Book II in the “King of the Trees” allegorical series authored by William D. Burt. (Softcover; 288 pages. Illustrated by Terri L. Lahr and Rebecca J. Burt.)
In this sequel to The King of the Trees, King Rolin and Queen Marlis are enjoying a carefree autumn picnic when they are trapped between worlds. Too late they learn the connections among a silver starglass, a handful of pearls and five ravens. Cut off from friends, family and each other by a mysterious malady, they learn to survive in a savage land where unwary travelers fall prey to strange and terrifying creatures. To save Lucambra and many other worlds from a devouring darkness, they must join forces with some unlikely allies. Only in losing all they have ever known and loved do they discover the faithfulness of Gaelathane.
Excerpt from Chapter 7: Limbo
“As I am, so you shall be also, river scum!” The spiteful slur resounded in Rolin’s ears as he spun round and round, falling into a lightless, fathomless pit.
As the absolute terror of unbeing seized him, Rolin reached in vain
toward a shrinking spot of light in the suffocating blackness. Instinctively he knew that if that portal vanished, all hope of rescue would vanish with it.
“Marlis!” he screamed into the soundless void. Faster he whirled in a
twisting vortex that was sucking him deeper into nowhere. Like a
drowning swimmer entangled in slimy seaweed, he flailed toward the
dwindling pearl of light.
“Gaelathane!” he cried. “Save us!”
“Fear not,” came the Creator’s calm, reassuring voice. “I am still with
you. Trust Me and use your staff.” His staff! Unsheathing it, Rolin aimed the bravely glowing wand at the portal.
Instantly, a brilliant beam shot through the nether hole, widening it.
Light flooded the vortex, which convulsively vomited Rolin out through the portal.
“Ugh!” he grunted, falling face first onto hard dirt. He had scarcely
caught his breath when something landed on his back, knocking the wind out of him again. Gasping, he crawled out from under the weight and rolled over. He was lying at the bottom of a deep depression filled with an acrid, yellowish smoke. A thin, cold rain was falling, pooling in the bottom of the pit. Marlis was nowhere to be seen.
Then he heard his wife’s frantic voice: “Rolin, where are you?”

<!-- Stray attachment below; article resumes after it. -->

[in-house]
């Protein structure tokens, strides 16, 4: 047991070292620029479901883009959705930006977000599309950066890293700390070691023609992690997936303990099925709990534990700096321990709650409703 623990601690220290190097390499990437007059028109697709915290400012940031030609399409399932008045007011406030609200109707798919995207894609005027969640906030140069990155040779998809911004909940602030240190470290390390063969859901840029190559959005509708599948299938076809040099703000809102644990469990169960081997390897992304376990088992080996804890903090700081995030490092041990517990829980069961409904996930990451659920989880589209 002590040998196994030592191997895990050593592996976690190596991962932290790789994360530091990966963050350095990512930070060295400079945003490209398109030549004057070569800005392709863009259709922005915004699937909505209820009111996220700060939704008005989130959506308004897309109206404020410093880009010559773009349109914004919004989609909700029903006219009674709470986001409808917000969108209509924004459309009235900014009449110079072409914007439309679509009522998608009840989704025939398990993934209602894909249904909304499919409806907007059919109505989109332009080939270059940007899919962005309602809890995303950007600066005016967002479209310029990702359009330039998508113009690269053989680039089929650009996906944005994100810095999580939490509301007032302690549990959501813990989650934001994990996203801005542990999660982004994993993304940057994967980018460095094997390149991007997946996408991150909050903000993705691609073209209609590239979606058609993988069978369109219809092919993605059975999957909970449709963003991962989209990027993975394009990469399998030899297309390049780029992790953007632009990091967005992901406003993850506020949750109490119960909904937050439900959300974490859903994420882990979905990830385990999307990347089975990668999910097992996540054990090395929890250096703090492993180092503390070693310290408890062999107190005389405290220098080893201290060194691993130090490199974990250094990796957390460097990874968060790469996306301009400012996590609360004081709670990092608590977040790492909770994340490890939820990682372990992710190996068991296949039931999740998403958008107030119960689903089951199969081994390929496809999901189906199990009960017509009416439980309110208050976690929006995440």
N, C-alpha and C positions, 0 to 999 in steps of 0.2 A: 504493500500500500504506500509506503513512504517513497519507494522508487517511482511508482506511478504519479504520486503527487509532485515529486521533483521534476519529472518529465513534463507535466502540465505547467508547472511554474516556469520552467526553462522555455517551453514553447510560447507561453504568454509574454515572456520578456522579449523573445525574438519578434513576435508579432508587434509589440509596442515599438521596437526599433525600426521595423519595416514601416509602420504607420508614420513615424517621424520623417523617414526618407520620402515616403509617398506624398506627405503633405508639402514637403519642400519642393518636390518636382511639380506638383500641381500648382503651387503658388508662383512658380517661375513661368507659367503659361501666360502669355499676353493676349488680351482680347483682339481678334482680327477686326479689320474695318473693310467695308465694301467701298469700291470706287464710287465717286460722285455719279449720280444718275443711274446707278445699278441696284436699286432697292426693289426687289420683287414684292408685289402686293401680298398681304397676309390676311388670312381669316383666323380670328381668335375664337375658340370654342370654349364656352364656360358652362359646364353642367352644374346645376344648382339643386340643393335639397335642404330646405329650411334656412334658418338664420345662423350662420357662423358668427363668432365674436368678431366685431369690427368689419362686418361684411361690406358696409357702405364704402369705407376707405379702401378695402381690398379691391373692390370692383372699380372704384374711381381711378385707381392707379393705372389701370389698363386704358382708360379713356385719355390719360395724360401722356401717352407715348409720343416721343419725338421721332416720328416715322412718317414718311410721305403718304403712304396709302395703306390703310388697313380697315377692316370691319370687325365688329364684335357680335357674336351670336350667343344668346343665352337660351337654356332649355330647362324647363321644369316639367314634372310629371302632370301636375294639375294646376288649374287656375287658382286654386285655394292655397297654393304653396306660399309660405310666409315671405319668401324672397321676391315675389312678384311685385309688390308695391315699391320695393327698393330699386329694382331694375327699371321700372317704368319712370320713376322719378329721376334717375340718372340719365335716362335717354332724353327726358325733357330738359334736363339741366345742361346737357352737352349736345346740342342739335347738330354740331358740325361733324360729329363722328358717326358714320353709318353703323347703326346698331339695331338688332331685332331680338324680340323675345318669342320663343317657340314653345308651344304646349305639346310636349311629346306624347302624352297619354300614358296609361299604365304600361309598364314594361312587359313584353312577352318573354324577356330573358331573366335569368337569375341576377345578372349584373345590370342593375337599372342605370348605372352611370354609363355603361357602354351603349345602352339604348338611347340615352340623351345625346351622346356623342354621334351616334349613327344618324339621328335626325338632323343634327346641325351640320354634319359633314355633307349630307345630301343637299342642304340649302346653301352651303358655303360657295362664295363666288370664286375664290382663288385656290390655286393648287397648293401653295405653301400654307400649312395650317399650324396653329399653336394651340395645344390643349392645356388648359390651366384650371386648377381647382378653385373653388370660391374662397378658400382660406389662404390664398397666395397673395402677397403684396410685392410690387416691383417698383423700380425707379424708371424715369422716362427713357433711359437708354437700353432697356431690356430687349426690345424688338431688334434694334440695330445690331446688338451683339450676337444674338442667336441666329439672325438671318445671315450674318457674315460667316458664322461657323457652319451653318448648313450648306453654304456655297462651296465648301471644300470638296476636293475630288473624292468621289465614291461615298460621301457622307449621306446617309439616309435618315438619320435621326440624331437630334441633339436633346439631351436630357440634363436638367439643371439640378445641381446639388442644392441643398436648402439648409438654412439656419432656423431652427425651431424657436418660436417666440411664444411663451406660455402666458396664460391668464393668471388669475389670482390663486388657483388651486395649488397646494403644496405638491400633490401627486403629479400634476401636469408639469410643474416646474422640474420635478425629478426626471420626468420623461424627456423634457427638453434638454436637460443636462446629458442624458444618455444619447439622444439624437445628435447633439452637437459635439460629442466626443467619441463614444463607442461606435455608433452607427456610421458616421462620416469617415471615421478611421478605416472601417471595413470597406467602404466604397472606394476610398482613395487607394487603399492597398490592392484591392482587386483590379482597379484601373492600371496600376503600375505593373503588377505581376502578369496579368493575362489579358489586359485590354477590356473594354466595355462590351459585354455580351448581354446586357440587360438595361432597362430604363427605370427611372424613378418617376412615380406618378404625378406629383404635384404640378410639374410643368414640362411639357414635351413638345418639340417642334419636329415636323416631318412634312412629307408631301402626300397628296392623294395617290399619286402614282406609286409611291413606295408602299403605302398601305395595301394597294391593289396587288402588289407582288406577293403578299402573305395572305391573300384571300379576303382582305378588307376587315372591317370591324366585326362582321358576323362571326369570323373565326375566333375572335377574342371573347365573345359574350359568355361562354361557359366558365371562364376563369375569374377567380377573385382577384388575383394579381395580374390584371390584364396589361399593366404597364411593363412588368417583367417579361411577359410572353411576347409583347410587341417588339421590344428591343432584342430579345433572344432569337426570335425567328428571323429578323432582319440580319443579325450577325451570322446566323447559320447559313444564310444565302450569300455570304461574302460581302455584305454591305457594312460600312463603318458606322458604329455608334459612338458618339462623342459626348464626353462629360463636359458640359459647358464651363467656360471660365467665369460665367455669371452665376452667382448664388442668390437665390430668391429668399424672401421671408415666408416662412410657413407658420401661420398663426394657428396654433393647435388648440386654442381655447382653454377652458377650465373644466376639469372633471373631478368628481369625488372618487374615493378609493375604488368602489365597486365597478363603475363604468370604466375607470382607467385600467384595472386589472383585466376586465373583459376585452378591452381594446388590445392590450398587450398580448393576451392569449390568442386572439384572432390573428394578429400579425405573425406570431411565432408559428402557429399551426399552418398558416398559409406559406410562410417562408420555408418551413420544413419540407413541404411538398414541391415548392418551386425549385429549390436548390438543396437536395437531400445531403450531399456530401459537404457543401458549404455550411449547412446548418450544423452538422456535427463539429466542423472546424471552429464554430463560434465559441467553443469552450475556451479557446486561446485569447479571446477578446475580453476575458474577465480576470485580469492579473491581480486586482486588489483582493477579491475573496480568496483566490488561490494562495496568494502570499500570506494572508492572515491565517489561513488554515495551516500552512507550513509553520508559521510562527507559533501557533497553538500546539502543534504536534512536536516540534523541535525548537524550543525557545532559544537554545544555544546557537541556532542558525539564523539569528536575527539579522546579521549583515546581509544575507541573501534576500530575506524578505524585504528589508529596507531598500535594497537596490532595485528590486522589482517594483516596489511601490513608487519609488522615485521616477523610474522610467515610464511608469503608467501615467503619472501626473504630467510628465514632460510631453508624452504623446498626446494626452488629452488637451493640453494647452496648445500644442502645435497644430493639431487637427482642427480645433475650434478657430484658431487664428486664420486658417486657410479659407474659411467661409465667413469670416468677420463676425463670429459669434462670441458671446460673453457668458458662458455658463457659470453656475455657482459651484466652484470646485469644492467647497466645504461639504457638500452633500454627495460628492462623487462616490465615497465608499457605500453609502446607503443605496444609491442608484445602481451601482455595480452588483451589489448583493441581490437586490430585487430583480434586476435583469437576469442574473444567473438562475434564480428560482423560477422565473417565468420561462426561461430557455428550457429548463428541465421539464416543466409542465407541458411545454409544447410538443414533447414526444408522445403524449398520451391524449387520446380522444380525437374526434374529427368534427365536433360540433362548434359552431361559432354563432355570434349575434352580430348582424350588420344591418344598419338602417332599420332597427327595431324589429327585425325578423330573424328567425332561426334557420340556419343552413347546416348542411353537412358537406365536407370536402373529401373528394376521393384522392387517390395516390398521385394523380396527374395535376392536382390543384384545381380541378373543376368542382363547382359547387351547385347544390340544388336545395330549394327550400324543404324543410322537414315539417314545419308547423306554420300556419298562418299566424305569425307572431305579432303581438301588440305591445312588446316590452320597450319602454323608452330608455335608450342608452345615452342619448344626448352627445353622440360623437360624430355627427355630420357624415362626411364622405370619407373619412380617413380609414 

“I’m over here,” he called back.
Silence. Then came the fear-thick words, “What are those?”
Now Rolin saw them, too: Brown, snaky things hanging out of the pit’s
raw walls. He drew back. There was no telling what savage creatures
might inhabit this strange world. Then as the choking haze cleared, he
recognized the “snakes.”
“Those ropy things are only roots,” he said. “See the fresh sap dripping
from their frayed ends? Now, where are you? I hear you talking, but I
don’t see you.”
“I’m right here, and I can’t see you, either!”
Rolin jumped at the loudness of the queen’s frantic reply. Thinking she
must have fallen into a hole, he staggered to his feet and headed toward the sound of her voice. All at once, he stumbled and sprawled headlong into a puddle of water.
“Ow! What was that?” squealed Marlis. “Rolin, where are you?”
“I’m coming, I’m coming,” he sighed, picking himself up. As he began
feeling his way back, another unseen obstacle tripped him up. Throwing out a hand to catch himself, he grasped a nest of warm, fleshy tentacles. Marlis screamed, “Help! Rolin! Something’s got my hand!”
“Aiiii!” he yelled, yanking his own hand away as if he’d touched a hot
stove. However, his hand was gone. The thing had taken it! Horror-stricken, he scooted backward across the dirt, jabbering, “My hand! My hand! My hand!”
By then, Marlis was crying hysterically. “Please, Rolin, do something! If this is another of your silly tricks . . .”
Rolin stopped short. If he had just lost a hand, where was the pain, and why could he still feel his fingers? He picked up a stone, though he
couldn’t see the hand that held it. His arm was gone, too. Both arms, feet, legs—his whole body—all had vanished. Rolin began to shake. He couldn’t see his own nose.